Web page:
Oceanographer Robert Ballard sees an opportunity for the University of Rhode Island to set up the undersea equivalent of a NASA-style space center.
All that's needed is for voters to approve a $14 million bond issue to build a 46,000-square-foot (4,274-square-meter) Marine Science Library and Undersea Exploration Center, Ballard said.
"What Houston is to outer space, the Inner Space Center will be to undersea exploration," said Ballard, the oceanographer who co-discovered the wreck of the Titanic.
"We're talking about electronic travel," said Ballard, who directs the Institute for Archaeological Oceanography at URI, a new graduate program. "We're talking about allowing children to explore the ocean in real time from the comfort of their classrooms. This will create a wonderful synergy between scientists and students."
Virtual undersea tours
The National Oceanic and Atmospheric Administration recently acquired a Navy ship that will be connected to the Inner Space Center, which will be capable of beaming video of underwater exploration to schools and other locales.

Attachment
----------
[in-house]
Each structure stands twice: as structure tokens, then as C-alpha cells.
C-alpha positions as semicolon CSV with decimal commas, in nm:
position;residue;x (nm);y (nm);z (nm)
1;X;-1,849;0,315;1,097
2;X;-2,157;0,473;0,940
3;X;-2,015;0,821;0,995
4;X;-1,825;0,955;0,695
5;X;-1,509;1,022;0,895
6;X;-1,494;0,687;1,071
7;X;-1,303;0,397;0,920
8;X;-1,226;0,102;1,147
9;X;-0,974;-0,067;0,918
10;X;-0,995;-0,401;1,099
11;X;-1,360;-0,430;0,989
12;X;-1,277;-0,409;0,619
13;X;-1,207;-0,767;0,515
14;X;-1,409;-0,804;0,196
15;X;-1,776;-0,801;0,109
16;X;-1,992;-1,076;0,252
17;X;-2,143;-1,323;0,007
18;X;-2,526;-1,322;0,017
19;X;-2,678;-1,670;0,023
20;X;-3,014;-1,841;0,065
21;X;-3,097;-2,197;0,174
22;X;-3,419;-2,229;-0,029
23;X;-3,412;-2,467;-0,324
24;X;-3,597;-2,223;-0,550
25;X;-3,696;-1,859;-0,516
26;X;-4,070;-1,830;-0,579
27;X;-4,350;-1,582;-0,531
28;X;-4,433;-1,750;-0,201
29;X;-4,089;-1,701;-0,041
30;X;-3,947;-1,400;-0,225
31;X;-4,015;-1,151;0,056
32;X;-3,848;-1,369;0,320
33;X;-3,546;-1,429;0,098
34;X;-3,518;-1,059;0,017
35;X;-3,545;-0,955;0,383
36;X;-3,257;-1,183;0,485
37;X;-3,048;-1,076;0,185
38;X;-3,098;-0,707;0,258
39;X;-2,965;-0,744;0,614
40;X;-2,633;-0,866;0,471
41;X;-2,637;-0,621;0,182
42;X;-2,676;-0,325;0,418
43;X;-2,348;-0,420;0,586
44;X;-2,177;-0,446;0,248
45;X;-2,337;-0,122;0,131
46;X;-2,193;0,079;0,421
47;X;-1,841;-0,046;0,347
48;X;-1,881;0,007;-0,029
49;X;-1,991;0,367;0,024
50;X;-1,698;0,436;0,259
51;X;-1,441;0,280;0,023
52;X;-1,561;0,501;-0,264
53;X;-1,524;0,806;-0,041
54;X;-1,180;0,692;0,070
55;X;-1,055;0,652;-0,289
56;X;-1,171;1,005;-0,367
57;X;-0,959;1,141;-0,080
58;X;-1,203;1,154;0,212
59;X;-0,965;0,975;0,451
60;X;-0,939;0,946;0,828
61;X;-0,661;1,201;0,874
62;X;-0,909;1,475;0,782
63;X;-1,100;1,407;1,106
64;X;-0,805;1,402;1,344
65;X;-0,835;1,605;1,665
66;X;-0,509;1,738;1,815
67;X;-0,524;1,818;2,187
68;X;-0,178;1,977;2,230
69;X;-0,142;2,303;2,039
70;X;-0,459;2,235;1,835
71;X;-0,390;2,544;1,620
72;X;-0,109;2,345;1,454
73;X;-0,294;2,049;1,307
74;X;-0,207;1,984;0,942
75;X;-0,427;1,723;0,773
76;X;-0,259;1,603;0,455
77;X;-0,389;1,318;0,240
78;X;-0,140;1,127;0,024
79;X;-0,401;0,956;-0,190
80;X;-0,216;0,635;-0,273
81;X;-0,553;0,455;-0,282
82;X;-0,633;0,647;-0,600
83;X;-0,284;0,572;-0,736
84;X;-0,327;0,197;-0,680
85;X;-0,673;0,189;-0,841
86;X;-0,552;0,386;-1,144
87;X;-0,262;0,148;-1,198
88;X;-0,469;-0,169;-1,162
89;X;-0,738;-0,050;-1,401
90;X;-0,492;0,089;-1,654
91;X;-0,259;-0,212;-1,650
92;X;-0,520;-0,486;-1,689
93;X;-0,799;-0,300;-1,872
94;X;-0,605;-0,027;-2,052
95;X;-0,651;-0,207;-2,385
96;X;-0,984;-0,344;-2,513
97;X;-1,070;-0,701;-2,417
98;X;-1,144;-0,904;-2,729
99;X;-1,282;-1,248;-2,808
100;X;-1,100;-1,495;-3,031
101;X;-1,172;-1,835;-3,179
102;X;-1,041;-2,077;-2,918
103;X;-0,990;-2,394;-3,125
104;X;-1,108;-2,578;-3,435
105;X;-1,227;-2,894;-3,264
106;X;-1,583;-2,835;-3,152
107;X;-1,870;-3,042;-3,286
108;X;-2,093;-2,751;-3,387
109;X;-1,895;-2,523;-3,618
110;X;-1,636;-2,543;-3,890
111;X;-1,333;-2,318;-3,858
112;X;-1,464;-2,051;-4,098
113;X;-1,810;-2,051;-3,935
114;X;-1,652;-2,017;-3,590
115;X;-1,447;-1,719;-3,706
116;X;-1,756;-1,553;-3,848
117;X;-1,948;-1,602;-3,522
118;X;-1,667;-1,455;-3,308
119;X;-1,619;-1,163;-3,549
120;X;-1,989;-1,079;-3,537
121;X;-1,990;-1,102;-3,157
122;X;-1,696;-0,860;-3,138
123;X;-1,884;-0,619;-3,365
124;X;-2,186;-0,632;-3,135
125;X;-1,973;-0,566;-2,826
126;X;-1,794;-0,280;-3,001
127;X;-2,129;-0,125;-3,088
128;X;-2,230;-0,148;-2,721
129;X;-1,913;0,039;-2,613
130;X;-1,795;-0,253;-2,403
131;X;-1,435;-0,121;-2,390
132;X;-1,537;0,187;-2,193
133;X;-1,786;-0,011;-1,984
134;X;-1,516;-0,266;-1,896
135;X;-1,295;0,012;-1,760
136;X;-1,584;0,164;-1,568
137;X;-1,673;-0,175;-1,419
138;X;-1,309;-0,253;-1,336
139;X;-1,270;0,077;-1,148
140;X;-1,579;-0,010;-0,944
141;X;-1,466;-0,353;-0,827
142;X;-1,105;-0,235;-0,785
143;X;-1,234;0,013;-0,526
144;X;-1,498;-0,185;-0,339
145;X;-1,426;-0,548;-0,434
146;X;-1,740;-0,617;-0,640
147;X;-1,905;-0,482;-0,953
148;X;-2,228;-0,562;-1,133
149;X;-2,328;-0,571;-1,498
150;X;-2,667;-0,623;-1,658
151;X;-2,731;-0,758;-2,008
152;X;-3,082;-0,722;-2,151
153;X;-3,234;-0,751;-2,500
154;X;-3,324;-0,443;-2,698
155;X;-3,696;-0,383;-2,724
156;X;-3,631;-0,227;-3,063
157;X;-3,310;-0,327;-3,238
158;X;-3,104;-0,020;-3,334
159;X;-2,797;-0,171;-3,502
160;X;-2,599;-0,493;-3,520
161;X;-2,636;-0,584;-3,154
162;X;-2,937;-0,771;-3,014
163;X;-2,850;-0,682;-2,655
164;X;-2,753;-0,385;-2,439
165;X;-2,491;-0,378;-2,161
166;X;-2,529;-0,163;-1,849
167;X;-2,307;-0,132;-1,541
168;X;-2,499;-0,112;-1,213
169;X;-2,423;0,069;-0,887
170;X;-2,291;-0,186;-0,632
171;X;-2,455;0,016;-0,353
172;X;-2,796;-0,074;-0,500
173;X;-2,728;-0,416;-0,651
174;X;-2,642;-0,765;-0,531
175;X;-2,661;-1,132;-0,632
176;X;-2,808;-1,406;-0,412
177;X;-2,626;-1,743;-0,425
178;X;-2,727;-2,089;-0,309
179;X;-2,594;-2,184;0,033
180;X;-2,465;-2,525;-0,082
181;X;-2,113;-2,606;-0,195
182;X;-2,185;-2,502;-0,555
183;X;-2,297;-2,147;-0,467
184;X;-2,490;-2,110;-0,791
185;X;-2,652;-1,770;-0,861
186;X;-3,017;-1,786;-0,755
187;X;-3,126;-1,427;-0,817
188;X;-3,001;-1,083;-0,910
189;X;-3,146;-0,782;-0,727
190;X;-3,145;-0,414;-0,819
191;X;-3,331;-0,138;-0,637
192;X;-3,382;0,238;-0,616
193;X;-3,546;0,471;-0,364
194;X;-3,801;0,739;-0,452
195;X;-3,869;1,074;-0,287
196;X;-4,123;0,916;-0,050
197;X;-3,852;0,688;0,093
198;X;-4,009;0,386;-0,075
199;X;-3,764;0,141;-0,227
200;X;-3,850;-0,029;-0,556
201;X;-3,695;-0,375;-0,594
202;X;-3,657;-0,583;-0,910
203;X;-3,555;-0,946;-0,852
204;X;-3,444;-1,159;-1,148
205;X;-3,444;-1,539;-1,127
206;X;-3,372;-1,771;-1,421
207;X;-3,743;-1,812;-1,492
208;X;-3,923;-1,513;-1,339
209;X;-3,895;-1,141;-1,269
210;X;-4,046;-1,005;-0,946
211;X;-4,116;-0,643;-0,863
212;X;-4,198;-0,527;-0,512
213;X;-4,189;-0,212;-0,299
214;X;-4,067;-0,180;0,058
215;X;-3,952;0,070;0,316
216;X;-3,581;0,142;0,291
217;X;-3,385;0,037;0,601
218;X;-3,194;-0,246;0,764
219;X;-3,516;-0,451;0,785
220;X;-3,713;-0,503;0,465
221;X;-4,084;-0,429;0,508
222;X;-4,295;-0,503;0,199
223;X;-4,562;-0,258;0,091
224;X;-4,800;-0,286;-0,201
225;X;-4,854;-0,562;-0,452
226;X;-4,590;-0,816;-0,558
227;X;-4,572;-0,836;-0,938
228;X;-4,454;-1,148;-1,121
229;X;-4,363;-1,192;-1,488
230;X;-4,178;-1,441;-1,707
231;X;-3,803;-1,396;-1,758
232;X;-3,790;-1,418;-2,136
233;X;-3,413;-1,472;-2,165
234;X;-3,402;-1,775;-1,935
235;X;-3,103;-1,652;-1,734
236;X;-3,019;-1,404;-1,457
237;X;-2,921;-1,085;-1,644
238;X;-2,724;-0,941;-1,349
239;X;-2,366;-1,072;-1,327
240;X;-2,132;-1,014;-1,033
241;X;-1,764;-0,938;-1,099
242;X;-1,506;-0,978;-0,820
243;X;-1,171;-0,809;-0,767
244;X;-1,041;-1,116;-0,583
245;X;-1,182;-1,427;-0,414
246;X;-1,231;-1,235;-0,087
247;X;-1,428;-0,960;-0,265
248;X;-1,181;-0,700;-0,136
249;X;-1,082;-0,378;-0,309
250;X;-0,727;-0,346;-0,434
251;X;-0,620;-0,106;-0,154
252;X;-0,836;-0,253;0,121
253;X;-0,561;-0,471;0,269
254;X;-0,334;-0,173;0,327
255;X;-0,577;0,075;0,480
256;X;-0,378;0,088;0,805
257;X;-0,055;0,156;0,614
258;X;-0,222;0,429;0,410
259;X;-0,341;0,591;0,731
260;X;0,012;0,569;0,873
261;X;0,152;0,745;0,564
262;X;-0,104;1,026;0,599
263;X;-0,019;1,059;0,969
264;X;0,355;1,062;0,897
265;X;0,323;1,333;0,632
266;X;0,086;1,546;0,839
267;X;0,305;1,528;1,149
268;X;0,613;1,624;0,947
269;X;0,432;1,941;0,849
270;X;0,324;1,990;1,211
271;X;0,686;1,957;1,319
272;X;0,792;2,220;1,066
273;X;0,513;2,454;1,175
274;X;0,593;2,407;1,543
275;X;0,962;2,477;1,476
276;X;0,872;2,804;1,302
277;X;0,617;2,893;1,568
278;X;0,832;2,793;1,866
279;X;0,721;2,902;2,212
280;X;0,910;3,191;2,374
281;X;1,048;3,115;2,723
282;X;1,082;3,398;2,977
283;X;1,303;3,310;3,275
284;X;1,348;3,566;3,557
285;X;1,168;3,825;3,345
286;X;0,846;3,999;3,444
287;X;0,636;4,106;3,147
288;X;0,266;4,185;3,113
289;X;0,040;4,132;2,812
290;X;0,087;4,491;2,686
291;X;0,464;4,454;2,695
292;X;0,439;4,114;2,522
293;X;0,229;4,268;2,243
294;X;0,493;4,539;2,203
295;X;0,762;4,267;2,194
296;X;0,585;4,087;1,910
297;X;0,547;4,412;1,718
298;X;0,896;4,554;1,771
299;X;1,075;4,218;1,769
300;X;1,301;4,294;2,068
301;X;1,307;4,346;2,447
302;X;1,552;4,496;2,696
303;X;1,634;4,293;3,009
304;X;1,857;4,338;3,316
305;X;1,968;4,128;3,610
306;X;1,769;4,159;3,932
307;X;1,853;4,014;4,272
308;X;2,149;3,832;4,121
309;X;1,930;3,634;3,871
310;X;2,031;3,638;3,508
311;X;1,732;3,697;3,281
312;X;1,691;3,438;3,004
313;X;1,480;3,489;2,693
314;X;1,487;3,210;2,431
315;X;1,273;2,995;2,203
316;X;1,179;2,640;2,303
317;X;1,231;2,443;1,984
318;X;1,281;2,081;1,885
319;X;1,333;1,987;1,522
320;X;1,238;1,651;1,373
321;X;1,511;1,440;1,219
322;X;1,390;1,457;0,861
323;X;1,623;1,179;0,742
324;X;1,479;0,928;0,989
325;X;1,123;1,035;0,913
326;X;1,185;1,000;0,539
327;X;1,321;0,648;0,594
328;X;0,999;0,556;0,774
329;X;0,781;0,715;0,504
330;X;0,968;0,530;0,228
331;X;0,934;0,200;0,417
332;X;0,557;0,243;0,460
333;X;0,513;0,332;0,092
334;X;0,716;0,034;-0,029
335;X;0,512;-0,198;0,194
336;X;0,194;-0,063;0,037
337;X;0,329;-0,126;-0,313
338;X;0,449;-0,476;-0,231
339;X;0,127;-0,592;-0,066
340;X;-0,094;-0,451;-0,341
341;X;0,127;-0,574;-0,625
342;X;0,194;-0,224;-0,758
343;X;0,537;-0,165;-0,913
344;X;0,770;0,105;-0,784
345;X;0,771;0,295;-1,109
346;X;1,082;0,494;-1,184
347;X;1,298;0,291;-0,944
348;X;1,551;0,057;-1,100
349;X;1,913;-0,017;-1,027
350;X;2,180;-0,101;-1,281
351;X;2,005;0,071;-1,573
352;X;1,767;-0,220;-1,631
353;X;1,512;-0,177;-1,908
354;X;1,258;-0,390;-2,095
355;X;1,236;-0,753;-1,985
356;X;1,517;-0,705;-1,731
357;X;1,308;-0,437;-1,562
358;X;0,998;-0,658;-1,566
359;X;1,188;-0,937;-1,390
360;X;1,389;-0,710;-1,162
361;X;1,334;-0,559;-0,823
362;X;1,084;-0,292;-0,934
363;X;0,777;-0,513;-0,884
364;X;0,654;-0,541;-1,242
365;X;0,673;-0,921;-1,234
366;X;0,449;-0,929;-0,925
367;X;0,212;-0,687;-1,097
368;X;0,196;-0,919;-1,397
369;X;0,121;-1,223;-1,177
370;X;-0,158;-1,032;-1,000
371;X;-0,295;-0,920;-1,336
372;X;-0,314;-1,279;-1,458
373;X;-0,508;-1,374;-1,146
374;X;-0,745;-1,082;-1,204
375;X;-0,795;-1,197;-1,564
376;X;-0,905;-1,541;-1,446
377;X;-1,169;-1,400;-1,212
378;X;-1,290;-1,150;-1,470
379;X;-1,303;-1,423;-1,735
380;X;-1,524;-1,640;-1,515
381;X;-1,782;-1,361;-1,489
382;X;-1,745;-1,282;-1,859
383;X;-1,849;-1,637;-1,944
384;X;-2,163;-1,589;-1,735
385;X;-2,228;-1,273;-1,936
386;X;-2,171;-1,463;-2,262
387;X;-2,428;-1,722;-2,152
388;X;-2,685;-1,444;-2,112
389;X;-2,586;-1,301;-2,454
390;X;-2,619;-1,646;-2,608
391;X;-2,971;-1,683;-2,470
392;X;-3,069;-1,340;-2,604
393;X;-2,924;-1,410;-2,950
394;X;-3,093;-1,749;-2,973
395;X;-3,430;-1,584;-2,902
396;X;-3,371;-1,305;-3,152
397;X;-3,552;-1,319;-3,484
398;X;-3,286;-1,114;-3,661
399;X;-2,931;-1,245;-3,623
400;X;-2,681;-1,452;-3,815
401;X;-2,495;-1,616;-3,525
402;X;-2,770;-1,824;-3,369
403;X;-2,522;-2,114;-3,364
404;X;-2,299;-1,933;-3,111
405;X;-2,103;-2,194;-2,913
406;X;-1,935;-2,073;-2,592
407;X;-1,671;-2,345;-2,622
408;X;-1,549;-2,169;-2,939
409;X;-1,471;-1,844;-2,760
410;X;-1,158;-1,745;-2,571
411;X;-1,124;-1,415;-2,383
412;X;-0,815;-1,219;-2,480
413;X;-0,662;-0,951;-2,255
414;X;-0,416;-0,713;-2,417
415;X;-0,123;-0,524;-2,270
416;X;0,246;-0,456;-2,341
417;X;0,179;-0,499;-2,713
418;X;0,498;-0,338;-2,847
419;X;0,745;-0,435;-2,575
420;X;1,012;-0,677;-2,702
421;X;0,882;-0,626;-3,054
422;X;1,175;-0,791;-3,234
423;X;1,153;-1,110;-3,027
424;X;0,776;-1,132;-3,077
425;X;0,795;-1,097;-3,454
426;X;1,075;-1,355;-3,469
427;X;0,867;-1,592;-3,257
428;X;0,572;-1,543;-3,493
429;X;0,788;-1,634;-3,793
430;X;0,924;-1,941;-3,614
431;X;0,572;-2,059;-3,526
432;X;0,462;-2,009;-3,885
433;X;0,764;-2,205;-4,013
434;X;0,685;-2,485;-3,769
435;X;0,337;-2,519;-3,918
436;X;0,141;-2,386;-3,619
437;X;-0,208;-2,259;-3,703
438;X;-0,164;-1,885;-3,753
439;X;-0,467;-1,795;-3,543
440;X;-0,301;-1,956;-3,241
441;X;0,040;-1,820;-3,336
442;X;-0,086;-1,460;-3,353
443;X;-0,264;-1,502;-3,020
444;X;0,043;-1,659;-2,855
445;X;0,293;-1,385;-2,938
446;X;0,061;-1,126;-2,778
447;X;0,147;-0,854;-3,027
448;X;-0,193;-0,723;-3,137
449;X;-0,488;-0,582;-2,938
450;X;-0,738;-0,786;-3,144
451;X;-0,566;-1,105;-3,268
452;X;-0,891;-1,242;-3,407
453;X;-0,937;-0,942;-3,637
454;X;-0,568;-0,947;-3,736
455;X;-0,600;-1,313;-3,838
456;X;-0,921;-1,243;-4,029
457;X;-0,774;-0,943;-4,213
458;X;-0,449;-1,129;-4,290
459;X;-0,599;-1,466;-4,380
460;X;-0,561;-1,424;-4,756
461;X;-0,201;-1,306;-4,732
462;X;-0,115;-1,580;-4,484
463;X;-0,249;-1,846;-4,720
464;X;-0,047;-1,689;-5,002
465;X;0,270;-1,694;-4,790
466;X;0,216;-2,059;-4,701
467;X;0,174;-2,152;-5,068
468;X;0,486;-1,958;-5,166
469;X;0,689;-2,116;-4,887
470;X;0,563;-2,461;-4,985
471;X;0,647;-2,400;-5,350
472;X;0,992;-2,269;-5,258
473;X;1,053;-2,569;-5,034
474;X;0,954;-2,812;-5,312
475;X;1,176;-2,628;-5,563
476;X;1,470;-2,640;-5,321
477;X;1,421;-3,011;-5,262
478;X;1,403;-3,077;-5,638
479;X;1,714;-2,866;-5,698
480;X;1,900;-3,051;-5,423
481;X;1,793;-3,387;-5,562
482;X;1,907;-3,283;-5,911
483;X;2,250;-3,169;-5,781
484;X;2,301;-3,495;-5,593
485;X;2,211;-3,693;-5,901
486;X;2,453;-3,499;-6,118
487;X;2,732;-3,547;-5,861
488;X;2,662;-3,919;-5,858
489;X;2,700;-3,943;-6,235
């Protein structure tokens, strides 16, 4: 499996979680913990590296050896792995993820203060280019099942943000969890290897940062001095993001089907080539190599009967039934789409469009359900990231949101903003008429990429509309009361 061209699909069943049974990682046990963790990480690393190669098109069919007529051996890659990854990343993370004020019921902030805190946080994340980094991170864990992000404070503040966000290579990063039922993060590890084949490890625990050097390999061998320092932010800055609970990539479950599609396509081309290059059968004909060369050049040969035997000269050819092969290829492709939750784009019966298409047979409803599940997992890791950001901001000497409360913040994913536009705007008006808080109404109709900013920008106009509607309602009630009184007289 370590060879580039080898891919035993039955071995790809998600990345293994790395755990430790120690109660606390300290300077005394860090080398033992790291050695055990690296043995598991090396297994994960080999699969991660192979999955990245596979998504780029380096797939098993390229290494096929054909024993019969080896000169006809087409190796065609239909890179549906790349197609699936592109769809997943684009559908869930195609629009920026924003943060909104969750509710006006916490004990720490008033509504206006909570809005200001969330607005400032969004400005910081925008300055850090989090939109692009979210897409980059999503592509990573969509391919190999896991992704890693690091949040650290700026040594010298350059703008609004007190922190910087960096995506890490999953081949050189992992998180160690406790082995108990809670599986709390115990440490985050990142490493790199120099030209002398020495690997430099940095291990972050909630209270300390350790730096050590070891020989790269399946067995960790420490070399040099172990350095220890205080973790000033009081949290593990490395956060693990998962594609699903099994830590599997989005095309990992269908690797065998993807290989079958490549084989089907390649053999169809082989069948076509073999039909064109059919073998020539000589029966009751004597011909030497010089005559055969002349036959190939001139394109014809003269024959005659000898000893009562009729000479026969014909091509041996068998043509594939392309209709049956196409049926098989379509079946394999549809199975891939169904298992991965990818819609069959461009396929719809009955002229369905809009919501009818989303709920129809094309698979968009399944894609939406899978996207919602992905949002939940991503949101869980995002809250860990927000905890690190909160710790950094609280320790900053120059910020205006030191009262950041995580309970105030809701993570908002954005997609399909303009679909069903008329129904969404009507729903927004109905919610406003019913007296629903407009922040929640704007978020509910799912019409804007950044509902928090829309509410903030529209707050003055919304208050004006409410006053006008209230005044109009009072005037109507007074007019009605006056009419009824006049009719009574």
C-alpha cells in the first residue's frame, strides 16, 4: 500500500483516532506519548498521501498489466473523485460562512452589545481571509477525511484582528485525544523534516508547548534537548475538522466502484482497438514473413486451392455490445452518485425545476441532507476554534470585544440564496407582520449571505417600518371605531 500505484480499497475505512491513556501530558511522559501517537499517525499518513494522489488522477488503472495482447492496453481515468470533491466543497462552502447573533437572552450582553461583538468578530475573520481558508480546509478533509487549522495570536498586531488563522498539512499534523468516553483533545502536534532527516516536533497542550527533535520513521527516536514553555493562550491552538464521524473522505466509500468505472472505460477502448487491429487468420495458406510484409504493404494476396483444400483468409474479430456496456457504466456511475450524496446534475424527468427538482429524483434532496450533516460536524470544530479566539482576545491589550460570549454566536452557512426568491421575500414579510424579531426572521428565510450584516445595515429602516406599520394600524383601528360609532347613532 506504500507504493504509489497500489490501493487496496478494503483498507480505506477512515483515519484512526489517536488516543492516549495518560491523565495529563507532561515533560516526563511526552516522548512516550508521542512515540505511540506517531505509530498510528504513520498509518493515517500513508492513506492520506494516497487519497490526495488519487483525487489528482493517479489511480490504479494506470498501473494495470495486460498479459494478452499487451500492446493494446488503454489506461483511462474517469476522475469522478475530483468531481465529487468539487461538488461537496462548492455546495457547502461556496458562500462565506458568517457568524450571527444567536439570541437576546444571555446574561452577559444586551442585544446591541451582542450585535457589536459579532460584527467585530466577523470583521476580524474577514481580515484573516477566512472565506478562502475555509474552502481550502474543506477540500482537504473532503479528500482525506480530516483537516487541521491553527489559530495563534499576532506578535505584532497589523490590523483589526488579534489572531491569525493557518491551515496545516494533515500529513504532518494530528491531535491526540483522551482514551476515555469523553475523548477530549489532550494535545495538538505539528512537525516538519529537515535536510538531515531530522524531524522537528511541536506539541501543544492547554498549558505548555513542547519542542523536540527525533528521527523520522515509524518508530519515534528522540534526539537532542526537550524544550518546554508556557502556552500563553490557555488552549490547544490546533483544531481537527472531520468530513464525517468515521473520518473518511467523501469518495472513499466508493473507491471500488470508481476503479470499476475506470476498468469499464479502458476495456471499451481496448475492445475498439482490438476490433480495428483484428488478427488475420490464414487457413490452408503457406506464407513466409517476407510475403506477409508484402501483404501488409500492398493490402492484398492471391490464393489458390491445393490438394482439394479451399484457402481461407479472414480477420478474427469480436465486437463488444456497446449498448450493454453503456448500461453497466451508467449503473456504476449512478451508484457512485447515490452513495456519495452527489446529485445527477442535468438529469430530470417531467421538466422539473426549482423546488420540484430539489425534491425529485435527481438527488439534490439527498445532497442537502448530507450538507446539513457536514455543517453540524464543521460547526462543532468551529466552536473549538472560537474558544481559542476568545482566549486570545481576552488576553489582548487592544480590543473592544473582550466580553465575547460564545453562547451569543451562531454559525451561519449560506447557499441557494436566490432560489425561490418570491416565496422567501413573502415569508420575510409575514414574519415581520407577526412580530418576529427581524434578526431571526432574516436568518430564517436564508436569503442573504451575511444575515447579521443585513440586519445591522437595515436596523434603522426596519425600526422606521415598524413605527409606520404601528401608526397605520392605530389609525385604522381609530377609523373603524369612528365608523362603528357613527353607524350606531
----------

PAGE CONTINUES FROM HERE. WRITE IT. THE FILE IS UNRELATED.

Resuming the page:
Scientists would transmit a high-definition TV signal from a remotely operated vehicle on the ocean floor to a command-and-control center at the University of Rhode Island.
"Rhode Island is the first state where all of its schools are on Internet 2, a high-bandwidth telecommunications network that makes the Internet look like a dirt road." Ballard said. "Students will be able to go on our ship, talk to the crew and watch discoveries as they happen. We're linking our future to exploration and education."
Rhode Island children will also be able to tour the world's national marine sanctuaries, thanks to a partnership between URI and Mystic Aquarium in Connecticut, where Ballard runs the Institute for Exploration.
The proposed facility will have a viewing area to allow the public to observe these activities.
The Inner Space Center will be also be home to the new graduate program, which Ballard called a marriage of ancient history, art and oceanography. The first five students, who were admitted this fall, are studying human history that occurred in areas that are now underwater.
Scientists could also use the center to participate in expeditions without ever going to sea.
"Rhode Island and URI have long prided themselves on being in the forefront of ocean research," said Steven Carey, a professor of oceanography at URI. "We need the infrastructure to compete for federal research dollars and to make us competitive in ocean research."